Yet as a work of fiction (which is what Jerzy Kosiński insists this is), then we have to follow the rules of fiction and ask how much does the character change? Well, he changes very little. He's been through a lot, but other than being withdrawn and mistrustful, he's a paper thin character (surrounded by stereotypes) who is a victim from start to finish, a righteous whipping post at the hands of cruel, ignorant savages. His character teaches us nothing and he shows us nothing insightful.

    Personally I think Jerzy Kosiński took advantage of many of the horrific true accounts from the war and thought he could turn them into a sensationalist book that would sell a lot of copies because of the sheer tremendous amount of savage brutality he could describe. I could never shake the feeling he reveled in the gory details and that he allowed his imagination to run with a morbid frenzy all the way across Eastern Europe. I never felt like I believed all this cruelty happened to just one little boy. Could it have happened to many different people cumulatively? No doubt, unfortunately. People can be awfully cruel. But for this one boy to have gone through trial after terrible trial, to have been through all he went through is just too much to accept in a work of fiction.

    Had the book been true, well, then the book would have been genuine and maybe we would have learned something different because, after all, had it really happened to Jerzy Kosiński, then he would have had something different to say and think about those events because he would have lived through them. But not having lived through them means he can't actually know how that savage cruelty can actually effect a person.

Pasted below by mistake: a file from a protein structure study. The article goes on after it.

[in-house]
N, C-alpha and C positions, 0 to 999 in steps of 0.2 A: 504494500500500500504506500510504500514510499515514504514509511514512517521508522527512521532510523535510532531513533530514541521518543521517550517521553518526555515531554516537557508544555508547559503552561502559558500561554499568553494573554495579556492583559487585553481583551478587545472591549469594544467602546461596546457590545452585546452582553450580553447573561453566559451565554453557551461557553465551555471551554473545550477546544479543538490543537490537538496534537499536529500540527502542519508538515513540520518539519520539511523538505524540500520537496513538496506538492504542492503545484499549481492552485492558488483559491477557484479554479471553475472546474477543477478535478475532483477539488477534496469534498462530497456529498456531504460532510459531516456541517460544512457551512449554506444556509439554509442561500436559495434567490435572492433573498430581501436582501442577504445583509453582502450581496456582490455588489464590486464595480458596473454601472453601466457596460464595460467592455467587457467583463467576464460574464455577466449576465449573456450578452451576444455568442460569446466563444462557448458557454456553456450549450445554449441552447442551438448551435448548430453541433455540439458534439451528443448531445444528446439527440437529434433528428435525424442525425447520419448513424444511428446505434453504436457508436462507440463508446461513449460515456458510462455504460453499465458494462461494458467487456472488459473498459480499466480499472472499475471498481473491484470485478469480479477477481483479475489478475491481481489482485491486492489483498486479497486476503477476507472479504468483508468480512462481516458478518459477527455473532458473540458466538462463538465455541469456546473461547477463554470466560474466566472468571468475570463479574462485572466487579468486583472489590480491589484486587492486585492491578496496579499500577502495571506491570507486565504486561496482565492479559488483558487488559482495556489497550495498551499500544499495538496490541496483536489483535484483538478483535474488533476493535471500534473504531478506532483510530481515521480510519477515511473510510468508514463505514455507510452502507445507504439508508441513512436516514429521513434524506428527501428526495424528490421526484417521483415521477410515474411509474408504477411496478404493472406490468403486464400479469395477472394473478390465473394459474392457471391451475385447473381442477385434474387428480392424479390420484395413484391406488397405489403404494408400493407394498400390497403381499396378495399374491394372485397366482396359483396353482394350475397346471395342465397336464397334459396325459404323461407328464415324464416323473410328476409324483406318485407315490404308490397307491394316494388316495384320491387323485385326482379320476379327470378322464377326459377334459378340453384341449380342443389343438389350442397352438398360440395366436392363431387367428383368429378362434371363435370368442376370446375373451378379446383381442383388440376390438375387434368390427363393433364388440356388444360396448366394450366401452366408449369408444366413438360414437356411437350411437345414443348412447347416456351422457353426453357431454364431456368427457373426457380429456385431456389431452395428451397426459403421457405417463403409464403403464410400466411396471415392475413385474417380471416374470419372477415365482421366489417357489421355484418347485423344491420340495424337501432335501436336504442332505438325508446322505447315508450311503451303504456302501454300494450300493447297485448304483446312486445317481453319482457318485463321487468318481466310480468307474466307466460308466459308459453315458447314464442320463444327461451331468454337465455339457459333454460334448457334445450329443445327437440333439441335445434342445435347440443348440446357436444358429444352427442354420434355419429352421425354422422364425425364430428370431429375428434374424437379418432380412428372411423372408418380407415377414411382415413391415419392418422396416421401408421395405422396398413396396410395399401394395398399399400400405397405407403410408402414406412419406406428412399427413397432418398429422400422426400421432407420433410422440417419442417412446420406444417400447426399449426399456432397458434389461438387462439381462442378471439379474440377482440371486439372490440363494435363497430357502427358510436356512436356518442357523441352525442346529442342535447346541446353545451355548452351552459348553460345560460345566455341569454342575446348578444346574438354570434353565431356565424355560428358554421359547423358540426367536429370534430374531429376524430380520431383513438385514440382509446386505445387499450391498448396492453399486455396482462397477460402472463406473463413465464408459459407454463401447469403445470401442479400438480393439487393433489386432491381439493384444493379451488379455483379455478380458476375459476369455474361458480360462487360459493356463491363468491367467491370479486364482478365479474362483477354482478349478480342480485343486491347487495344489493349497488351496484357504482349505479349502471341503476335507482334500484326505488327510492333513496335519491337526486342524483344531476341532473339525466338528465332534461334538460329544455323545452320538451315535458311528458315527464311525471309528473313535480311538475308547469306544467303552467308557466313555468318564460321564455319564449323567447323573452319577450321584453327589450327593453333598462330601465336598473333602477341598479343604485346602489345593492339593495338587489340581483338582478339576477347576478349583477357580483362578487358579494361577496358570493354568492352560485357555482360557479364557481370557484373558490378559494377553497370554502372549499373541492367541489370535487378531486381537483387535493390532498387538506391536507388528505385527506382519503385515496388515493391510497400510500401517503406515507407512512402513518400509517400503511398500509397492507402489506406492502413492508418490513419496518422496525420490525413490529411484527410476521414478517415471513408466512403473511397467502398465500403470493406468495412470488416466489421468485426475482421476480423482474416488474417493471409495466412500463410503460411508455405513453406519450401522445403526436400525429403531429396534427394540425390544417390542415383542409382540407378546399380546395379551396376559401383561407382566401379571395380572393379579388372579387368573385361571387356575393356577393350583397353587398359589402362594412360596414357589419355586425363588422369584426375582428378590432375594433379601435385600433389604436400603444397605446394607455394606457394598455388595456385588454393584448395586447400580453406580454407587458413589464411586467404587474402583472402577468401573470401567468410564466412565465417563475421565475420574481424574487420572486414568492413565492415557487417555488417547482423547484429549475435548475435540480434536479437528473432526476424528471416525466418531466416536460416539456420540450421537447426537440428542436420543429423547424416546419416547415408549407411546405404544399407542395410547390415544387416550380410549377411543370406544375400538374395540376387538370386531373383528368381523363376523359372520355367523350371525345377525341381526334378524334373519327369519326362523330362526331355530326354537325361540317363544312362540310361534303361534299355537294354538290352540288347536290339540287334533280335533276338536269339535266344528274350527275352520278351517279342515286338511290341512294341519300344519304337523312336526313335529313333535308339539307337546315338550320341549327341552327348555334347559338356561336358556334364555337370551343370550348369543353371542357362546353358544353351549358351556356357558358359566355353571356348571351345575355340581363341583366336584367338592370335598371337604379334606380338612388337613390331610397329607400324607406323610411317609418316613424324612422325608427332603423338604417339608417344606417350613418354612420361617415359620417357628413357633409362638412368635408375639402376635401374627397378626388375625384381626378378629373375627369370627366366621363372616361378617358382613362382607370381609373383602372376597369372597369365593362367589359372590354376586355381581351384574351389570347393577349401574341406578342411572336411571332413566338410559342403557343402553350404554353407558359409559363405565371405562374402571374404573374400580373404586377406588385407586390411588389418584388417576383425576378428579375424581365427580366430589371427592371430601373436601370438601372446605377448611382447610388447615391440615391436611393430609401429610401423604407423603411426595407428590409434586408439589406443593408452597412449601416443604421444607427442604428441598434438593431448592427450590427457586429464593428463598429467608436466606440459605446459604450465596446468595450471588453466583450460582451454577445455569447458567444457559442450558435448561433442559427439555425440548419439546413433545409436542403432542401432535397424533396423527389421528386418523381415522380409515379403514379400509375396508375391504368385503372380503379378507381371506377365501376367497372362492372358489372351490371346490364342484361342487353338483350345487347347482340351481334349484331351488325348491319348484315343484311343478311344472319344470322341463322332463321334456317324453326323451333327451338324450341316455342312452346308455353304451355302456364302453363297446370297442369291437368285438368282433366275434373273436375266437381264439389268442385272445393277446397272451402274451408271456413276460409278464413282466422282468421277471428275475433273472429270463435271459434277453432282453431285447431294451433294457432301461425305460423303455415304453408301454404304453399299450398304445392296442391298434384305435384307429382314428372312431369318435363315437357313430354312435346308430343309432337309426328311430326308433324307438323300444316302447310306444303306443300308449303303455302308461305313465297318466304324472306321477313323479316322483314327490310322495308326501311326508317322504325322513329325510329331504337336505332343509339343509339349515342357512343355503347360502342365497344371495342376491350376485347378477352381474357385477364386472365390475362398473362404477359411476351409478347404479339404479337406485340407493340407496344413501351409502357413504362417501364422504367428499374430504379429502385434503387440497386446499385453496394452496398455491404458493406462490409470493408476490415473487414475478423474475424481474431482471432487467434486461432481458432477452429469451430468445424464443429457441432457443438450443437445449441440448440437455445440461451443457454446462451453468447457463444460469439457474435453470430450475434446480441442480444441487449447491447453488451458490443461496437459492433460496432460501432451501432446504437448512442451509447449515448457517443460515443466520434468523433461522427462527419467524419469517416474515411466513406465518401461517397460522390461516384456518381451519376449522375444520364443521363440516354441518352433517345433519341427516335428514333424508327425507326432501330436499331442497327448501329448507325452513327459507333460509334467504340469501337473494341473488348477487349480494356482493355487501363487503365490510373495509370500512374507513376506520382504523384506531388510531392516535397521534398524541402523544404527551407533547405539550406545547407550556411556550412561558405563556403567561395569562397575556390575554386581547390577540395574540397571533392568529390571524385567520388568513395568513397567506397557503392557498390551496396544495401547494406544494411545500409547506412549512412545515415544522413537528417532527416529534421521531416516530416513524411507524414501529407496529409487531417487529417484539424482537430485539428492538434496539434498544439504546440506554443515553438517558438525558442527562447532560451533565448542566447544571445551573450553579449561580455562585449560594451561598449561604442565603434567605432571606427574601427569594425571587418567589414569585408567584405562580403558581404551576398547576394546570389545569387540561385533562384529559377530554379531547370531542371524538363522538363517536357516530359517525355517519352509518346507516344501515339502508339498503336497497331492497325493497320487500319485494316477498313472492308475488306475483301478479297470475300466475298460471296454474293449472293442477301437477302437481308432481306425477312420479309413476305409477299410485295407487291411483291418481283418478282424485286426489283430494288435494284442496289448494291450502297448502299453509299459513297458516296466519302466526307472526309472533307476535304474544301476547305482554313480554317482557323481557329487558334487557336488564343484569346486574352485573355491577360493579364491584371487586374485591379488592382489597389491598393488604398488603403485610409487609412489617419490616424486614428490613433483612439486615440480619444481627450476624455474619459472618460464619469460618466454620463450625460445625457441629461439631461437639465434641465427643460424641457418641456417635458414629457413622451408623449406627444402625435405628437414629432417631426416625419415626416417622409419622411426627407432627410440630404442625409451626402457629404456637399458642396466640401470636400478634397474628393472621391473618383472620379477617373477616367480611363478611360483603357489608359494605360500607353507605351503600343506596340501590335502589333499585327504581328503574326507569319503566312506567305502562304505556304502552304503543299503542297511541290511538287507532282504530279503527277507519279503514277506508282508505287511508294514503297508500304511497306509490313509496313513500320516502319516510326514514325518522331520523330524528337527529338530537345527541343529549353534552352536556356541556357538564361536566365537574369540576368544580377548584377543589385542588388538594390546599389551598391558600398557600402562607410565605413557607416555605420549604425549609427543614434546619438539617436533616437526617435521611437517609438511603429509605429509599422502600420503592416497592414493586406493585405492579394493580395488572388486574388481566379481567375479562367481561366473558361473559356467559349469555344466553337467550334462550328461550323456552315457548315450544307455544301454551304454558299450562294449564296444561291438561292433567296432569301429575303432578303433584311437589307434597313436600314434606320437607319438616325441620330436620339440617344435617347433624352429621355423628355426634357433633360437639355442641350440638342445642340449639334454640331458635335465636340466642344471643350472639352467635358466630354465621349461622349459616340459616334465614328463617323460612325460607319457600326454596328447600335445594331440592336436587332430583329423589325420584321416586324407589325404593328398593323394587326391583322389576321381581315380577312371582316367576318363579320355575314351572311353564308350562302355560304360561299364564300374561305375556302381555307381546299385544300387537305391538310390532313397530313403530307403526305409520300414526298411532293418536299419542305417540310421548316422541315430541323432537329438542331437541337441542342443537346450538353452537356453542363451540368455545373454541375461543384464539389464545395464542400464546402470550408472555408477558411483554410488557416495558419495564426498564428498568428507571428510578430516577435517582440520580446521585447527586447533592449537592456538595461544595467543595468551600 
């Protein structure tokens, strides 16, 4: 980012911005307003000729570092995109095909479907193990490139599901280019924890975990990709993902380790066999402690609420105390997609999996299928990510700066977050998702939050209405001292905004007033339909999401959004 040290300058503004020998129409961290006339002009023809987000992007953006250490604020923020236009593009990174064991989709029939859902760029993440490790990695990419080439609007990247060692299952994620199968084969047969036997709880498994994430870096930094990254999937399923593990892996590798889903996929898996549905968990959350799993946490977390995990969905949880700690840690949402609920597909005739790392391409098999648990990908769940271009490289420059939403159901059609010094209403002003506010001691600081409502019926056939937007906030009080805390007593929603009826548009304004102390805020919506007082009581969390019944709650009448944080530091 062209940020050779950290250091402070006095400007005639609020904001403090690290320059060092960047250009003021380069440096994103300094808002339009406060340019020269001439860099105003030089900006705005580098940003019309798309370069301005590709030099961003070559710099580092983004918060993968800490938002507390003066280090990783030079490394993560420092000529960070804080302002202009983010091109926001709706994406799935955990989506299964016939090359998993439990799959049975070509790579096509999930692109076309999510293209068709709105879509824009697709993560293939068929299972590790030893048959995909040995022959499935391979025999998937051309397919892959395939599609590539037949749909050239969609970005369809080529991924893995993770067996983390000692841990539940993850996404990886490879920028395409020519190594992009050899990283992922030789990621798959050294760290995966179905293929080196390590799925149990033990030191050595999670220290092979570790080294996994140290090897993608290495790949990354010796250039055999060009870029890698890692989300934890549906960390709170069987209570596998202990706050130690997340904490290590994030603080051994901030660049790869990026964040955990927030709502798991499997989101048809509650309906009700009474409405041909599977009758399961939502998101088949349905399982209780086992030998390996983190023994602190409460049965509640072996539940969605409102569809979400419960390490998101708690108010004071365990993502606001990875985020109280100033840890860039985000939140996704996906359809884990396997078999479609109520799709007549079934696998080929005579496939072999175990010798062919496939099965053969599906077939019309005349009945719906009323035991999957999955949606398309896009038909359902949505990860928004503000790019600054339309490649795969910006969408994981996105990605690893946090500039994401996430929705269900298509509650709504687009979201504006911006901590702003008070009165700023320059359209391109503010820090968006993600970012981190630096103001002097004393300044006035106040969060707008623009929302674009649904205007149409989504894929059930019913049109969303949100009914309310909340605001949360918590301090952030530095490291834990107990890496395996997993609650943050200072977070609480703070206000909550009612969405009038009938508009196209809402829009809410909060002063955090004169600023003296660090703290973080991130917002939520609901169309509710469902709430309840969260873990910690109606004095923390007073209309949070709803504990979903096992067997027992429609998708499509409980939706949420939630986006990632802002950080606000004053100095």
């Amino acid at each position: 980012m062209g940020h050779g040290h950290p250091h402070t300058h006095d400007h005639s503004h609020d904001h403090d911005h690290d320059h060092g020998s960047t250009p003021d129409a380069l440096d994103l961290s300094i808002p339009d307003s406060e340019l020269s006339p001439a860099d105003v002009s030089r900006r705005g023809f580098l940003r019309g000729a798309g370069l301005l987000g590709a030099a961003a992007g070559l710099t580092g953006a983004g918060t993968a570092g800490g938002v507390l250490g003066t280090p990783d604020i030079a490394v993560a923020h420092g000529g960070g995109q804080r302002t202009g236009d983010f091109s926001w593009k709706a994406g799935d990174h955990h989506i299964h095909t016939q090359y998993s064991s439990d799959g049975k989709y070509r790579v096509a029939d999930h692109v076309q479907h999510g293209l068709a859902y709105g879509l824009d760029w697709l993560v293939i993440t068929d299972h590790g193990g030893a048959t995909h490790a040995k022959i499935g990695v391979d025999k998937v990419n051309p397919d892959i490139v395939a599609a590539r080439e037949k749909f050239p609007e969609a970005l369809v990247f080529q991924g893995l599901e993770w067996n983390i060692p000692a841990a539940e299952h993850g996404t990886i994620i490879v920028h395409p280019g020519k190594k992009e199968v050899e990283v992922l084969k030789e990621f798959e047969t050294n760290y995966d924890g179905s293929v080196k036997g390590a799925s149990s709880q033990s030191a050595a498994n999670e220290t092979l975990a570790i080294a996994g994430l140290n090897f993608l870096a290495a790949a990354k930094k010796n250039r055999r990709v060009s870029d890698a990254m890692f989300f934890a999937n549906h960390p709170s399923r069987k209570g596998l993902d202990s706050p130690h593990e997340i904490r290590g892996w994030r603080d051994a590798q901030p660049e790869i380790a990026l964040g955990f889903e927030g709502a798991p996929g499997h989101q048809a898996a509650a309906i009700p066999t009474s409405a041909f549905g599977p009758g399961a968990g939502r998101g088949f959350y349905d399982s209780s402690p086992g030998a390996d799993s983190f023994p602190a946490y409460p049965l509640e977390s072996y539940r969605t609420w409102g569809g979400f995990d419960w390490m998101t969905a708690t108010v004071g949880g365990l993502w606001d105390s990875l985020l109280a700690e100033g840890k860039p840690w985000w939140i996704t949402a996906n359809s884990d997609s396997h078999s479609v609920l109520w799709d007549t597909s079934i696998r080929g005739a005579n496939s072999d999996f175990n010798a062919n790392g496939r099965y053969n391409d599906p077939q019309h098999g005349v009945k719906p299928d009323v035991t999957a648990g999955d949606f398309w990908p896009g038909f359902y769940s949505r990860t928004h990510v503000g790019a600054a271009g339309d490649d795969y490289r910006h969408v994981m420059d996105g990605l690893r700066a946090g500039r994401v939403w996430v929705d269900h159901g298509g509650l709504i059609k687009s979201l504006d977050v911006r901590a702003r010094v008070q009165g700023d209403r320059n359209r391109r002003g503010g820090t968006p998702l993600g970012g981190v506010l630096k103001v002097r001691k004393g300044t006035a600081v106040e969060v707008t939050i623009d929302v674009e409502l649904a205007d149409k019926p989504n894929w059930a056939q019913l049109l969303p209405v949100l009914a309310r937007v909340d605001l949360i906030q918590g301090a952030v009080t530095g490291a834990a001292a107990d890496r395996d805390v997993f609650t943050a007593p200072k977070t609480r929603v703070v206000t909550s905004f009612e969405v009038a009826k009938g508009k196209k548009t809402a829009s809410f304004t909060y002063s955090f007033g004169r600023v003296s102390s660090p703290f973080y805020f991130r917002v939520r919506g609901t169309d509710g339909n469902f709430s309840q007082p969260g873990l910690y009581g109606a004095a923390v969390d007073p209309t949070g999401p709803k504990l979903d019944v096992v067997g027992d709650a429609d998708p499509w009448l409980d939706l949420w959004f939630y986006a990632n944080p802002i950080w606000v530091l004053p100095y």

He can't know what the real horror the real people who suffered during WW2 actually went through, and it's those people, the Jews, and the gypsies, and all the others who he does a disservice to. He can't know their agony and he can't teach it to us. Only an actual survivor who actually went through those events could know that. And my instinct tells me their stories, though also cruel, would have more moments similar to the nurse in Band Of Brothers: the personal losses, than anything the author here writes about.